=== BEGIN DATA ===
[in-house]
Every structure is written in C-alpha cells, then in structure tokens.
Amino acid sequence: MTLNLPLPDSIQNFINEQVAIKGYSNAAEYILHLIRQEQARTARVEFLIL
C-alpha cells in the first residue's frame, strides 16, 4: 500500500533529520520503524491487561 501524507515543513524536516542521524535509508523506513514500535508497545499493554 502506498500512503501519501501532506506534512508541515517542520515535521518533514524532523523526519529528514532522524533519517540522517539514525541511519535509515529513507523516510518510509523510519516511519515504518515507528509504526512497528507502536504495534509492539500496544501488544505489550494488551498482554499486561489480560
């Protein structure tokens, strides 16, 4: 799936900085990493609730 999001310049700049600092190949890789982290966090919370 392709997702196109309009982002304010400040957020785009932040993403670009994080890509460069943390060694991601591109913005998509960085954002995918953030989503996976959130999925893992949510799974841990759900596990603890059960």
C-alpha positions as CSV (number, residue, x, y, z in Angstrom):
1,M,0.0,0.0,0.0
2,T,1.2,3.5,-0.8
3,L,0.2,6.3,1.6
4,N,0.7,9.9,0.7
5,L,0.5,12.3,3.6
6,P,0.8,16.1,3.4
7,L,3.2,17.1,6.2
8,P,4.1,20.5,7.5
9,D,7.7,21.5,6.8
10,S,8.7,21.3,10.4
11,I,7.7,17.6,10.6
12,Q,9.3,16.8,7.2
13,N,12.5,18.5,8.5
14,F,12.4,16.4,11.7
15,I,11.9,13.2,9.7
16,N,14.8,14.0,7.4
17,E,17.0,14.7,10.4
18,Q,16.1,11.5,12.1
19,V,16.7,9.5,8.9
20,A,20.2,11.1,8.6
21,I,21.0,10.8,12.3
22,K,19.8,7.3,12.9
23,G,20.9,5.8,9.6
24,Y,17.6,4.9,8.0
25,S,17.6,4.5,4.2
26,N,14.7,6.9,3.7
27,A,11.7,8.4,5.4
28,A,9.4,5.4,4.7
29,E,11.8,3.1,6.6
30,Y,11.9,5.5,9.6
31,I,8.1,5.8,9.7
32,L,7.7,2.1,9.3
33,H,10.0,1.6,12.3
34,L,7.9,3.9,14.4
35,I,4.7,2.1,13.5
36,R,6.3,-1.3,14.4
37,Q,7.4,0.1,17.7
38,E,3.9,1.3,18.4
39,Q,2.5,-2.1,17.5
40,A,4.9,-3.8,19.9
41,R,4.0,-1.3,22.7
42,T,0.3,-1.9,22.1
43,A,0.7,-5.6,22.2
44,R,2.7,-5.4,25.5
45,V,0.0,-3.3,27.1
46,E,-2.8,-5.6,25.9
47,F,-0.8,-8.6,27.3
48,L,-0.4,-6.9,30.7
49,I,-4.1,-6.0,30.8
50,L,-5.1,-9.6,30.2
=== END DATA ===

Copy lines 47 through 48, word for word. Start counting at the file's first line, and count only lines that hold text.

41,R,4.0,-1.3,22.7
42,T,0.3,-1.9,22.1